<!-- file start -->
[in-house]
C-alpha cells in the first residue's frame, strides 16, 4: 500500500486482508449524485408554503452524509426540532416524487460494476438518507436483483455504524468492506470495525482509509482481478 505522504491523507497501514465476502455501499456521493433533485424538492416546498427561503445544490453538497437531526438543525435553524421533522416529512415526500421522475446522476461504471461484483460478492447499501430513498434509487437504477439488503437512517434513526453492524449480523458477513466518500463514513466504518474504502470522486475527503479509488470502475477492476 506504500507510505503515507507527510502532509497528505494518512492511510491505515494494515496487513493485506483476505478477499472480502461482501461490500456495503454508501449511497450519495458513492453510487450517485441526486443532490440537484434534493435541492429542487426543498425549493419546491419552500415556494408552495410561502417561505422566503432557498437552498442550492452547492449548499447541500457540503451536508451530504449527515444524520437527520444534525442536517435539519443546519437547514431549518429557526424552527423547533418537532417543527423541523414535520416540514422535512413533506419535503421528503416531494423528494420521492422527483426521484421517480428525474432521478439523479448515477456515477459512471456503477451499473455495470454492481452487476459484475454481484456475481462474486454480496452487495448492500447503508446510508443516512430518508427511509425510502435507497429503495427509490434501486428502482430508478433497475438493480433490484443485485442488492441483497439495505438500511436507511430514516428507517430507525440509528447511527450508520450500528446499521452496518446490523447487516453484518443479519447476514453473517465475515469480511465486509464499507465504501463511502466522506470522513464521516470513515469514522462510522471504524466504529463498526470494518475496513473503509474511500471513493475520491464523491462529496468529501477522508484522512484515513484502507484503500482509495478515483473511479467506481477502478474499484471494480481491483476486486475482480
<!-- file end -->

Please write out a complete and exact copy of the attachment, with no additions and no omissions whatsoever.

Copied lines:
[in-house]
C-alpha cells in the first residue's frame, strides 16, 4: 500500500486482508449524485408554503452524509426540532416524487460494476438518507436483483455504524468492506470495525482509509482481478 505522504491523507497501514465476502455501499456521493433533485424538492416546498427561503445544490453538497437531526438543525435553524421533522416529512415526500421522475446522476461504471461484483460478492447499501430513498434509487437504477439488503437512517434513526453492524449480523458477513466518500463514513466504518474504502470522486475527503479509488470502475477492476 506504500507510505503515507507527510502532509497528505494518512492511510491505515494494515496487513493485506483476505478477499472480502461482501461490500456495503454508501449511497450519495458513492453510487450517485441526486443532490440537484434534493435541492429542487426543498425549493419546491419552500415556494408552495410561502417561505422566503432557498437552498442550492452547492449548499447541500457540503451536508451530504449527515444524520437527520444534525442536517435539519443546519437547514431549518429557526424552527423547533418537532417543527423541523414535520416540514422535512413533506419535503421528503416531494423528494420521492422527483426521484421517480428525474432521478439523479448515477456515477459512471456503477451499473455495470454492481452487476459484475454481484456475481462474486454480496452487495448492500447503508446510508443516512430518508427511509425510502435507497429503495427509490434501486428502482430508478433497475438493480433490484443485485442488492441483497439495505438500511436507511430514516428507517430507525440509528447511527450508520450500528446499521452496518446490523447487516453484518443479519447476514453473517465475515469480511465486509464499507465504501463511502466522506470522513464521516470513515469514522462510522471504524466504529463498526470494518475496513473503509474511500471513493475520491464523491462529496468529501477522508484522512484515513484502507484503500482509495478515483473511479467506481477502478474499484471494480481491483476486486475482480